Psychology and Physics: An Historical Perspective Lawrence E. Marks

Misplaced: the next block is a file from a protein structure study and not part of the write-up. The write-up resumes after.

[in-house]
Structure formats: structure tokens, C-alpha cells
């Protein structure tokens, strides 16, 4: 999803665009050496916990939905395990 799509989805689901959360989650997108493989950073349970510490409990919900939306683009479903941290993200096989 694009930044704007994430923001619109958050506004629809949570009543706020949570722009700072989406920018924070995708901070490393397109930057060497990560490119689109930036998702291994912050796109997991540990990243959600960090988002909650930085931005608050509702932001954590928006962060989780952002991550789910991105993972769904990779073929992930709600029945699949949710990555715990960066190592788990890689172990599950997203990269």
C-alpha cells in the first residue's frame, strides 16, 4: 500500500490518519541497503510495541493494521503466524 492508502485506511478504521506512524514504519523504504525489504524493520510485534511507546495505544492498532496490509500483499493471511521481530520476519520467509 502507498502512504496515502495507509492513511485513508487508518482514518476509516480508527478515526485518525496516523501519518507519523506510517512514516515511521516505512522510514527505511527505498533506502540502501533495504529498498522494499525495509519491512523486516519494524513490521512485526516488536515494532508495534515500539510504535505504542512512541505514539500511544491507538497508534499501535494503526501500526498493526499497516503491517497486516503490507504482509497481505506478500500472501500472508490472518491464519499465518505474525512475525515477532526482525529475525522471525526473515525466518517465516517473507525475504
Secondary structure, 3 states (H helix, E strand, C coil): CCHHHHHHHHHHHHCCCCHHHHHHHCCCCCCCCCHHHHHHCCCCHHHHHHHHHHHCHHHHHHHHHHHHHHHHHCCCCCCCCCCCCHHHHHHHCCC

Physics, like mathematics, is often hailed as a "Queen of the Sciences." For physics (including astronomy) is not only the oldest, but commonly estimated to be the most advanced. the most rigorous. and the most precise of human scientific endeavors. readily cast into rational quantitative form. After all, "Nature," Galileo said. "is written in mathematical language." And in many respects physics is the most successful of the sciences, both because of its power to make theoretical predictions and because of its applications in the technology that surrounds us. Perhaps it is not surprising, then, for many psychologists to view physics as the instantiation of the scientific method itself. and thus as a model for scientific psychology. A colleague once inquired of me whether, in my opinion, psychology would ever become a science like physics. Not "a science, like physics," but "a science like physics." Not a co-equal in a dominion of sciences, but perhaps at best a consort to Her Majesty.